Kafka scholar Neil Christian Pages does more than encourage his undergraduate students to engage in research. He gives them the tools they need to demystify the literary academy.
A tiny figurine made out of thread — a former student’s representation of the character Odradek from Franz Kafka’s “The Cares of the Father of the Family” — hangs from one of Pages’ bookshelves. It’s material proof of the way Pages’ students engage with Kafka in his classroom and beyond it.
“I’m astounded by the extent to which they are able to bring to bear critical approaches to representation based on their readings,” he said. “They are inspired by the texts in such a way as to understand how the texts have inspired others.”
Pages, an associate professor, holds a joint appointment in German and Russian Studies as well as Comparative Literature. He received fellowships from the National Endowment for the Humanities as well as Binghamton’s Institute for Advanced Studies in the Humanities this year. The funding gave him some space to consider his work at the intersection of teaching and undergraduate research.
“As Paul de Man once said, ‘All scholarship has to be eminently teachable in order to be scholarship,’ Pages said. “The two have to be intertwined. They have to inform one another. Good teaching comes from research.”
Kafka, who was born in 1883 and died in 1924, lived an extraordinary life during extraordinary times and interacted with the important literary figures of his day in Prague. The author, who may be best known for his novella “The Metamorphosis,” never published a novel during his lifetime.
Pages is interested in Kafka’s continuing influence not only on literary scholarship but on musicians, visual artists, writers and others. His undergraduate seminar, Kafka and His Readers, considers that cultural influence as well as how the author’s biography influences the way he is studied.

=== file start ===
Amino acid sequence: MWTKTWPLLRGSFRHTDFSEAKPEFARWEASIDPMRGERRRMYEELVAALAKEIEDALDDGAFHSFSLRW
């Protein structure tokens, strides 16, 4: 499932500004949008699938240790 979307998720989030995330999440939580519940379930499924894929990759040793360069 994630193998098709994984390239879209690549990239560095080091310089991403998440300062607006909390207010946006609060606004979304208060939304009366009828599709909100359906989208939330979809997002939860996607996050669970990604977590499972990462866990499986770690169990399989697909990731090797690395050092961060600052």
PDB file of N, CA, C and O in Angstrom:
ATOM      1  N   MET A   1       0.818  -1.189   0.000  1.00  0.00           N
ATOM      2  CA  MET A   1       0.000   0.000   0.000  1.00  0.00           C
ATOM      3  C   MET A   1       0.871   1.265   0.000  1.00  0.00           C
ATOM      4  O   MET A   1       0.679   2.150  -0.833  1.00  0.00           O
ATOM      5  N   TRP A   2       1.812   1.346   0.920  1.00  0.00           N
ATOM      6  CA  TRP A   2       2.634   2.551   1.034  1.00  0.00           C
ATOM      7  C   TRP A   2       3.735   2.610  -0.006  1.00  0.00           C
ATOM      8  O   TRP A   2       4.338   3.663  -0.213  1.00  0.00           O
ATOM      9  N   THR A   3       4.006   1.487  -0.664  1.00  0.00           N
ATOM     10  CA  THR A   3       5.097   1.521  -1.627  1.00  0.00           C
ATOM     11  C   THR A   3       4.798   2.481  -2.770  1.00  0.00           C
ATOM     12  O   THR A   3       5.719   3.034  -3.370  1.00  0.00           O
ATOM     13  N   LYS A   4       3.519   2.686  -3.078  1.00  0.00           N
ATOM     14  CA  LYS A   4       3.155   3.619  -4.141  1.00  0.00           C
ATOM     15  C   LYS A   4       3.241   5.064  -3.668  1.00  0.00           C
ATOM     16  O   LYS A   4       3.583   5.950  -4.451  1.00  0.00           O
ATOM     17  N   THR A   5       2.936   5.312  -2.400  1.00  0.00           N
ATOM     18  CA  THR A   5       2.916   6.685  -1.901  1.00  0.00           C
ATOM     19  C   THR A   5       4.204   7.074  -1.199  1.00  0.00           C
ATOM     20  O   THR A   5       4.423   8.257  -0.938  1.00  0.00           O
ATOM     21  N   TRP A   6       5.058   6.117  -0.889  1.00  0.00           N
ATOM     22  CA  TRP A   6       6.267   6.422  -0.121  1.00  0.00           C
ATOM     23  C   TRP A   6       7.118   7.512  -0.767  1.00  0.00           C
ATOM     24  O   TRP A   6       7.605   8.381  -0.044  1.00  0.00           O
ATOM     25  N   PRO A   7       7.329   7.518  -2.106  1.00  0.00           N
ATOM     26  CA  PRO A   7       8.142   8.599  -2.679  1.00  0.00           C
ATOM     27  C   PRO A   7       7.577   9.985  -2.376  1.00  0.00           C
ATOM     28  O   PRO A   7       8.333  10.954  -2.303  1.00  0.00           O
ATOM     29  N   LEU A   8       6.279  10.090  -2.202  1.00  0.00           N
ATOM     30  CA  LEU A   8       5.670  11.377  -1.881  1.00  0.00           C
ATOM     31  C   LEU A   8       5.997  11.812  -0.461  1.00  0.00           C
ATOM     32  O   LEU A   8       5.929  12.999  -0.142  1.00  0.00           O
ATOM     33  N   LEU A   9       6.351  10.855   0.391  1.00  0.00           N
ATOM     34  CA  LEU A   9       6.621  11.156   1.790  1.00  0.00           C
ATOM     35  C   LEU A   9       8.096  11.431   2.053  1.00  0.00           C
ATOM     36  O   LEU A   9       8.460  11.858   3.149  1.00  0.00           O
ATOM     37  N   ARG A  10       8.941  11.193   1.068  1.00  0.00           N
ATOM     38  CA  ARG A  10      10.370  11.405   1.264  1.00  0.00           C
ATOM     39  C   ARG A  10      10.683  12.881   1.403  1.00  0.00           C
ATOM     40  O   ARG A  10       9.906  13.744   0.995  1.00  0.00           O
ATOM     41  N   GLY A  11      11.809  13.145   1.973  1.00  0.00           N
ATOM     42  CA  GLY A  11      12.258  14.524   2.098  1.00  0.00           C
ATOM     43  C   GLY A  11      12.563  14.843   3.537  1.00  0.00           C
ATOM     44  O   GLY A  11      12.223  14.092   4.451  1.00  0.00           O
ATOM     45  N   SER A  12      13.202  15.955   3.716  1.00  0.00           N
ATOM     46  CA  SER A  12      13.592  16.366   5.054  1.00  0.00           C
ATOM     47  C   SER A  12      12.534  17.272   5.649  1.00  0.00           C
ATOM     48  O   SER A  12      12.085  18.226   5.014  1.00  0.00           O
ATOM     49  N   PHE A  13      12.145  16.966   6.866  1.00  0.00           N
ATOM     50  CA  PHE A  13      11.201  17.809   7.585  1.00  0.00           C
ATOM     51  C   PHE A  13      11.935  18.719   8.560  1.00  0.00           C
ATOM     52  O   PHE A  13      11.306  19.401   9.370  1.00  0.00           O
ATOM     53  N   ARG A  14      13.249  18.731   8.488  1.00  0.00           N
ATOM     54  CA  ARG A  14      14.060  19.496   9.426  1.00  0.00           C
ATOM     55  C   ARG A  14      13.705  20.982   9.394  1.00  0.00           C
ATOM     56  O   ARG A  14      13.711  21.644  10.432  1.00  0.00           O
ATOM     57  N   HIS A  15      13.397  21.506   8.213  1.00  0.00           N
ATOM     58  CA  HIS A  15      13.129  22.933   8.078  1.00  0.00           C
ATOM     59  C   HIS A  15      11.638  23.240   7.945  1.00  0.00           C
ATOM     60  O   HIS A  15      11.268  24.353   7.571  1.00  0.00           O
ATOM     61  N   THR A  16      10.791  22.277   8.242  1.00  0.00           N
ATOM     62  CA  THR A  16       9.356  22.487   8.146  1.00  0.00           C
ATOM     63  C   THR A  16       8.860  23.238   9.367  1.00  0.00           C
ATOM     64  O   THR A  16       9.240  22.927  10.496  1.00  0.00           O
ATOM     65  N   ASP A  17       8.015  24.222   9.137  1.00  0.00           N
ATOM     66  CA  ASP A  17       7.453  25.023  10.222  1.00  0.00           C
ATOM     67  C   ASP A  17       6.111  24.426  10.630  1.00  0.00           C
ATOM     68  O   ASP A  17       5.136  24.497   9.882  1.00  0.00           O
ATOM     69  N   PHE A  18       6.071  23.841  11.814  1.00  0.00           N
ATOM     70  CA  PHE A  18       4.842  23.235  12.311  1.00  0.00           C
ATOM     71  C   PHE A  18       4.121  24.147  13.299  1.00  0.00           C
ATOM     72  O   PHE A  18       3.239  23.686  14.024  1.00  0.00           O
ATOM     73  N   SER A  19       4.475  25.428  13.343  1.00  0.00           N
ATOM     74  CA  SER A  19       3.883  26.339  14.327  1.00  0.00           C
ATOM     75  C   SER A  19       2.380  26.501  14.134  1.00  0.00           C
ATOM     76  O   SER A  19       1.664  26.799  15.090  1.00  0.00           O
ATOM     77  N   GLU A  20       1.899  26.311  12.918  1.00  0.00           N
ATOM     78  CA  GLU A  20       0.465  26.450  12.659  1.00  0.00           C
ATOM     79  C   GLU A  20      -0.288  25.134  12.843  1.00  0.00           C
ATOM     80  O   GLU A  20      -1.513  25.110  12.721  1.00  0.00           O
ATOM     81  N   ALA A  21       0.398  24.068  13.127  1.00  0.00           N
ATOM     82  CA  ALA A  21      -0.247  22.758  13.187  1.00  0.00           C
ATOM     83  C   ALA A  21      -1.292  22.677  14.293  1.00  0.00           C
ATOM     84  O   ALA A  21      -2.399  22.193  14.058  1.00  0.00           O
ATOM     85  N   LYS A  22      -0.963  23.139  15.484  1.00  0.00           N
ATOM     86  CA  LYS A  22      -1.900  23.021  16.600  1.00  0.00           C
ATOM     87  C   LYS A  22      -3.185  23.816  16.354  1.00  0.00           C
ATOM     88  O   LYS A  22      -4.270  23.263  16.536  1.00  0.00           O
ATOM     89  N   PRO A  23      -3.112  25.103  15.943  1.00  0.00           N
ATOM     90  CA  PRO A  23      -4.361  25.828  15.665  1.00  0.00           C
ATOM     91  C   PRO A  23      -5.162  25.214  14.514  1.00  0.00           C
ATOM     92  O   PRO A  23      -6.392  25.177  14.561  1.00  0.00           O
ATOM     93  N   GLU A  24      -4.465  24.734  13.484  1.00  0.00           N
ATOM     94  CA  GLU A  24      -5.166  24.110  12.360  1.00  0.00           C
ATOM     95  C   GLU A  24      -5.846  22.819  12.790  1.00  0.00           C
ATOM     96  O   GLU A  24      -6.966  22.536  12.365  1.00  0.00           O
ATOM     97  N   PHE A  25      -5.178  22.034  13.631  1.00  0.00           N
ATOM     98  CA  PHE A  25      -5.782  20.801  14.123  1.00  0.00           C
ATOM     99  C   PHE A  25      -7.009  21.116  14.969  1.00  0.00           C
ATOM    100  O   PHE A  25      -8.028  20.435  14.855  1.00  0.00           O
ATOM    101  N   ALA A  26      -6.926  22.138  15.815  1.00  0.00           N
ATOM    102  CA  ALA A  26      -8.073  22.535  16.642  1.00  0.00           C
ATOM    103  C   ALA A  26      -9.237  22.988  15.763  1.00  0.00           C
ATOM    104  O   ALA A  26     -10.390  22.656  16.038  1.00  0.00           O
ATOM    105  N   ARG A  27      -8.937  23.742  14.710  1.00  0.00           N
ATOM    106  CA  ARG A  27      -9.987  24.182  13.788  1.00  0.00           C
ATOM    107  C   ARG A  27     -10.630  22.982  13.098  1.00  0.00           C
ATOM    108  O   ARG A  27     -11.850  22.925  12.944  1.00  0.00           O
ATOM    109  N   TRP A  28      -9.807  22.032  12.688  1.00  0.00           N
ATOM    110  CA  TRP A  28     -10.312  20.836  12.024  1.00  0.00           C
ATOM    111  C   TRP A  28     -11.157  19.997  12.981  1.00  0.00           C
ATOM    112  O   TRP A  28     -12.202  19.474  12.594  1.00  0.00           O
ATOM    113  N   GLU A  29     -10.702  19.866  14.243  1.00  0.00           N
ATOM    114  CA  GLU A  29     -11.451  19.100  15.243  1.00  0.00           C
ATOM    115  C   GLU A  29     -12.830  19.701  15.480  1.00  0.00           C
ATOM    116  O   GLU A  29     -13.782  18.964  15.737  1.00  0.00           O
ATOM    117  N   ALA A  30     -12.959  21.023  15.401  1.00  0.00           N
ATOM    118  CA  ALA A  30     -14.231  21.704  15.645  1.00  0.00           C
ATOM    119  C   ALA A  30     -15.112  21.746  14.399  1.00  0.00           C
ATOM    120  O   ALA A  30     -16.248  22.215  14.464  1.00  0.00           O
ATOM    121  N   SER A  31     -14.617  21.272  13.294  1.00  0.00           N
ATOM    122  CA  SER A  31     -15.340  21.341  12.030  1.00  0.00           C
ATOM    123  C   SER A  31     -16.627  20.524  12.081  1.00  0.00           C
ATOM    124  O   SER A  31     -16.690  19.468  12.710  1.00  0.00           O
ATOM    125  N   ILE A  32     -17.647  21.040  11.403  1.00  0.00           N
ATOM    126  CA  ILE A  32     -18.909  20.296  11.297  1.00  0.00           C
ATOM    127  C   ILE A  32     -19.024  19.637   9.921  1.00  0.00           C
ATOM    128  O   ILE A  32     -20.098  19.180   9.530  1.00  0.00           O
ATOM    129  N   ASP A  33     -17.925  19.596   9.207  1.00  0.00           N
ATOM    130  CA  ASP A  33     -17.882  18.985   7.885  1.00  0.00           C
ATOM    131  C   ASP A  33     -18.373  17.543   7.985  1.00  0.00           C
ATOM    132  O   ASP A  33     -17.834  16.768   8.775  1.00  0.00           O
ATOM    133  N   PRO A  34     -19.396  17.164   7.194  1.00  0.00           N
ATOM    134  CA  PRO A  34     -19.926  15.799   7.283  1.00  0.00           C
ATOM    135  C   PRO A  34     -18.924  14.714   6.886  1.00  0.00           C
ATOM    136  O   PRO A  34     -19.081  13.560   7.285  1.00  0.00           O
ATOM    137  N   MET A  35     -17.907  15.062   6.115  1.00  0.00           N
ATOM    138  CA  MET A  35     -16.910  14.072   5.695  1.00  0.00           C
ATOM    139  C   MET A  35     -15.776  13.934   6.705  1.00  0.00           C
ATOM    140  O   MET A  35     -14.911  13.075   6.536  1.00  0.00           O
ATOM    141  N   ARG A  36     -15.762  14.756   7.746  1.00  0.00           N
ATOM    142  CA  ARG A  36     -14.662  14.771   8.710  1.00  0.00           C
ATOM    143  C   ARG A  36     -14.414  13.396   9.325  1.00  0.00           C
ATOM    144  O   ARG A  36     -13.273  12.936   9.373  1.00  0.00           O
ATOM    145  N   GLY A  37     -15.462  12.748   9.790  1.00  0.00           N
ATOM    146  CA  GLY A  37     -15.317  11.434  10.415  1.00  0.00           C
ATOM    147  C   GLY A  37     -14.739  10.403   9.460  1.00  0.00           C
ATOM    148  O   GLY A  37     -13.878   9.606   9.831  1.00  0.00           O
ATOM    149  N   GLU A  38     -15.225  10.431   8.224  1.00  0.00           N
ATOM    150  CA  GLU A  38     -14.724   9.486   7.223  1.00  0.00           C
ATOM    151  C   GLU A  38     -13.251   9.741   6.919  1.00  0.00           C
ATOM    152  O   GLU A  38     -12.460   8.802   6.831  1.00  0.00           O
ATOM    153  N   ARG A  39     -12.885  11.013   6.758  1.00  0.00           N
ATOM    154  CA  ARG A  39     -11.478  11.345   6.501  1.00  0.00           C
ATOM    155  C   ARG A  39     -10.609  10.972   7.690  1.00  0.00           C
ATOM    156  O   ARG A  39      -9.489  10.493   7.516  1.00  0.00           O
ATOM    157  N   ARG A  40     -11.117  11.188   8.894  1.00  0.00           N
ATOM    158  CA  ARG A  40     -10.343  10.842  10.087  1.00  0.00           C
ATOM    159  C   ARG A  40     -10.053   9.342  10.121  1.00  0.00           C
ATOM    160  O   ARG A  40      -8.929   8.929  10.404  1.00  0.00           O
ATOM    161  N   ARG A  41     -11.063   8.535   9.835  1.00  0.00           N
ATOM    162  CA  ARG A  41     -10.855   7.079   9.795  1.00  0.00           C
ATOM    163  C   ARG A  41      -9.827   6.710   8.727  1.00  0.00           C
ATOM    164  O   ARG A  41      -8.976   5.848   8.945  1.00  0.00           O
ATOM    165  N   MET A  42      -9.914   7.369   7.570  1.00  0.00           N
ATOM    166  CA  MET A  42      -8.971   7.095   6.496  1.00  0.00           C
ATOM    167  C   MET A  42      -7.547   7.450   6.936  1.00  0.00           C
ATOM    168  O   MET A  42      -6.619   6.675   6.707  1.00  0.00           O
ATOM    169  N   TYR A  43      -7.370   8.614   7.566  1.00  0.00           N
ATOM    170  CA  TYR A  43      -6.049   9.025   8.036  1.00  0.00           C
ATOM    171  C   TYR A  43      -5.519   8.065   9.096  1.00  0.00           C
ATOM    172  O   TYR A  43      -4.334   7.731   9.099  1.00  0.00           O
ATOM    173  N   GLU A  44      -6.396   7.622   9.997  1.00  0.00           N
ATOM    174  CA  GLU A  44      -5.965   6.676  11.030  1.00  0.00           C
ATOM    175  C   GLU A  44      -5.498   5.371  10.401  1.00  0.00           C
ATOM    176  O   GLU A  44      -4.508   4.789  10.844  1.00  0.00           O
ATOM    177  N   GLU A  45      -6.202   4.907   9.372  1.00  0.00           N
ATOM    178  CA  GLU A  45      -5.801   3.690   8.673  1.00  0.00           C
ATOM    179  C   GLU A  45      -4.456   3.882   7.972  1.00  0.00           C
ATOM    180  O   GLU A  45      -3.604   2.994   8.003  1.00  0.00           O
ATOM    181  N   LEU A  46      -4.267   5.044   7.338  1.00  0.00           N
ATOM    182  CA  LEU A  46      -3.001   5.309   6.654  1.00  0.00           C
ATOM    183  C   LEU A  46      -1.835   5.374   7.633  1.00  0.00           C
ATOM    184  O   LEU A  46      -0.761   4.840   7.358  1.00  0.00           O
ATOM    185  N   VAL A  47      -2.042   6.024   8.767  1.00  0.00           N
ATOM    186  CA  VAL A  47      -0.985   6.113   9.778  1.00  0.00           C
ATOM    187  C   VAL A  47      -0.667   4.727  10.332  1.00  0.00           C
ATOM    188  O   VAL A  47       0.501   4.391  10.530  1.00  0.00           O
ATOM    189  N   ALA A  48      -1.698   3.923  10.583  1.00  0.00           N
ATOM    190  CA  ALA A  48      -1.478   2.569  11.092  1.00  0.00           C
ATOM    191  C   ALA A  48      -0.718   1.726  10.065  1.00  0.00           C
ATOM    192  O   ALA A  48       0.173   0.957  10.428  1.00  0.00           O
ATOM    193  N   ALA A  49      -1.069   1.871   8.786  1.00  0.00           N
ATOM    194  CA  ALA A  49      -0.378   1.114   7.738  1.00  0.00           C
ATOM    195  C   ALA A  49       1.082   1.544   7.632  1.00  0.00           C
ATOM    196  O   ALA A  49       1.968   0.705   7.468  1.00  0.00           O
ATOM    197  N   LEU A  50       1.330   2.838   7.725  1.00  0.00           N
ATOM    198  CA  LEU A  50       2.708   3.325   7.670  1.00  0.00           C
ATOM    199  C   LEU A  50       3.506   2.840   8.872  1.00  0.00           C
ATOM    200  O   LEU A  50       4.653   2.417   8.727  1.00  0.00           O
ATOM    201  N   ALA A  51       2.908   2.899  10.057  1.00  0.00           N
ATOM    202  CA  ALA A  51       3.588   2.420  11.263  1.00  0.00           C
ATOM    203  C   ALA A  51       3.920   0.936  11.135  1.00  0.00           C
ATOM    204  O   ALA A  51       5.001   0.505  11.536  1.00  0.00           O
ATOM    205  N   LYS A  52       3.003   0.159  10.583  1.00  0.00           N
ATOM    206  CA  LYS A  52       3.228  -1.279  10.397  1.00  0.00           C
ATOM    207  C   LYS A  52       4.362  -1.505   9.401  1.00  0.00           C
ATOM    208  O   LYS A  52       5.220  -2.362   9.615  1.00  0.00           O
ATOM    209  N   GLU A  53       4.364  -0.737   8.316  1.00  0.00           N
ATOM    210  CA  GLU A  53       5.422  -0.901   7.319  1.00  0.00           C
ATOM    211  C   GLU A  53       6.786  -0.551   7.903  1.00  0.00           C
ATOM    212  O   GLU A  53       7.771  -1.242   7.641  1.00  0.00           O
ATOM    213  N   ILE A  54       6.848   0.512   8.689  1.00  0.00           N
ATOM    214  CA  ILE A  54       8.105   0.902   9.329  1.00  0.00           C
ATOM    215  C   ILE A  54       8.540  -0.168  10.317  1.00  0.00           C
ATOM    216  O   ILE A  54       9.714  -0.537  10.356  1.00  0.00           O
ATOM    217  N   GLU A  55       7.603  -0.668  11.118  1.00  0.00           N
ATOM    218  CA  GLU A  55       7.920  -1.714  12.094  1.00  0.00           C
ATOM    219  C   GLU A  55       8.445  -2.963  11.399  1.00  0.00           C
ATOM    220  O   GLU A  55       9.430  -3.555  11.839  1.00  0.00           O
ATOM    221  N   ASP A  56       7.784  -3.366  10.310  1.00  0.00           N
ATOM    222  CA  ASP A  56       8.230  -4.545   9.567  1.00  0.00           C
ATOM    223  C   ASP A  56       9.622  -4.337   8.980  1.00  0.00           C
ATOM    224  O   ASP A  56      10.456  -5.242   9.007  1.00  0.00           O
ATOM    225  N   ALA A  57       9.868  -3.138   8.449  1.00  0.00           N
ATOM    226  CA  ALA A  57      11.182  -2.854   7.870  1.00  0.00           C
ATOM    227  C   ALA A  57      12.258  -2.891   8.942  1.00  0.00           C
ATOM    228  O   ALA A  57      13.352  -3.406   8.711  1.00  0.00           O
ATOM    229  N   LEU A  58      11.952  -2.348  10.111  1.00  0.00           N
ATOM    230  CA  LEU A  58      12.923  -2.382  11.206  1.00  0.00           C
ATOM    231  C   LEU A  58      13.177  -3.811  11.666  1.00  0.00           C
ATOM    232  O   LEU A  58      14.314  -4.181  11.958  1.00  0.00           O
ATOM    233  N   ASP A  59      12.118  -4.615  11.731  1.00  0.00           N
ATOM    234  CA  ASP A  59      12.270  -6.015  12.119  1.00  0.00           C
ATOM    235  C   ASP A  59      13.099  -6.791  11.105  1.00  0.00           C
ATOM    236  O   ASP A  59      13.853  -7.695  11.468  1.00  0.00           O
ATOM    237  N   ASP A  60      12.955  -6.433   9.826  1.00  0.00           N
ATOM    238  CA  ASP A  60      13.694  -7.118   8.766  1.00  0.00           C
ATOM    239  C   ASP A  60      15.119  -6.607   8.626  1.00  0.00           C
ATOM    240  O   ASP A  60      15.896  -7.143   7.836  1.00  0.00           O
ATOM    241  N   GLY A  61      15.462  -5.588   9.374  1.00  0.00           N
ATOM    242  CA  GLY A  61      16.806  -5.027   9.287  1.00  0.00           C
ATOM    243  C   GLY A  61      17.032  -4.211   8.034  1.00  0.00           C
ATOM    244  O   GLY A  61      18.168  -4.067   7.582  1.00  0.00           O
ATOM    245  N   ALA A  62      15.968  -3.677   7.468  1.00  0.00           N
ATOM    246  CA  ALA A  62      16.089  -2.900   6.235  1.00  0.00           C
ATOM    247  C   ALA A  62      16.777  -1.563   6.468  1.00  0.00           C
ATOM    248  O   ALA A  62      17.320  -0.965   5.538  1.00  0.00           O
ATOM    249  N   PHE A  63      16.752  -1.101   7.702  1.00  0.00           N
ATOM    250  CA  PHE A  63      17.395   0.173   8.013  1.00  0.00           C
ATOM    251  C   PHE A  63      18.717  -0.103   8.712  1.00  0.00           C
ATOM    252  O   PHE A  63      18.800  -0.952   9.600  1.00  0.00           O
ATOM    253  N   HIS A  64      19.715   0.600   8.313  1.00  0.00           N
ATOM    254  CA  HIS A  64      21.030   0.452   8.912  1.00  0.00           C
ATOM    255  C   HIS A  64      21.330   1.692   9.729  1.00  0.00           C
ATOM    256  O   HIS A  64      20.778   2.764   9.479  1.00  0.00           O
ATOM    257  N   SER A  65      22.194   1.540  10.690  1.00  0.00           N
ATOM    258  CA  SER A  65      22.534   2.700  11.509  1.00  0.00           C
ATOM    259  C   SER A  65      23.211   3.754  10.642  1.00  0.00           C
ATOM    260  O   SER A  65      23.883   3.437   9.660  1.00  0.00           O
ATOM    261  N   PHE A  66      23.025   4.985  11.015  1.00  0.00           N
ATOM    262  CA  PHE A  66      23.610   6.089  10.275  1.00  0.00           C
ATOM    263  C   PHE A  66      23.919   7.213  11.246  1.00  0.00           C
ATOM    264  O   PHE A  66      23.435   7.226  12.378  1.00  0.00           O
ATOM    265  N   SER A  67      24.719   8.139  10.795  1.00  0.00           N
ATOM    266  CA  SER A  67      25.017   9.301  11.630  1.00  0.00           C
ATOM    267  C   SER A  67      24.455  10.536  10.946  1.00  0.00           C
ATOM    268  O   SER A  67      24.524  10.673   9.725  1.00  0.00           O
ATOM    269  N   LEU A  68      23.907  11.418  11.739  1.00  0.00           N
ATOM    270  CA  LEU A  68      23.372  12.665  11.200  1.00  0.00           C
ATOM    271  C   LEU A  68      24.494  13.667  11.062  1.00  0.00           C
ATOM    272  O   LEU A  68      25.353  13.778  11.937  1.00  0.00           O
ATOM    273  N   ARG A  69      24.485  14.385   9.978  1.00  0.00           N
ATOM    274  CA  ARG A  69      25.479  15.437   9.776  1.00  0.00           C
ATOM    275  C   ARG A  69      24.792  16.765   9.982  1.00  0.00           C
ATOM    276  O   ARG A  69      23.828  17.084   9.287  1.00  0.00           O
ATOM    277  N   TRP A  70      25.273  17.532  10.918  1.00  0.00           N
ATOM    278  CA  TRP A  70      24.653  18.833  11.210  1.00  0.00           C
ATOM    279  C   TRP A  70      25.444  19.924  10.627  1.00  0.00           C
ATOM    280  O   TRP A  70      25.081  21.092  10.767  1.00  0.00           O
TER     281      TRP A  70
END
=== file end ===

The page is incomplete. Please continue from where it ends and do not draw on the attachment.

Kafka’s language is very clean, Pages said. A short piece of his prose can be understood without translation by students after just a few semesters of German instruction. That’s exciting to him as a teacher because his students can often access the original texts in their research.
Even those who read Kafka in English seem excited by what they find. “That’s one of the interesting things about Kafka,” Pages said. “An American audience feels it has access to him without going through a translator, even though he is translated. He’s an author that undergraduates still recognize.”
Pages said undergraduates are often uncomfortable as they move from consuming knowledge to producing knowledge, in part because they haven’t been introduced to the way research is conducted in the humanities. He helps them to see how critics construct arguments and to understand the background that scholars such as Harold Bloom and Jacques Derrida bring to Kafka’s work.
Pages is developing a website that will serve as a resource for students in his classroom; it may also lead to a version of the class being taught online. “I wasn’t taught in a virtual environment,” he said, “but that doesn’t mean this class shouldn’t be taught in a virtual environment.”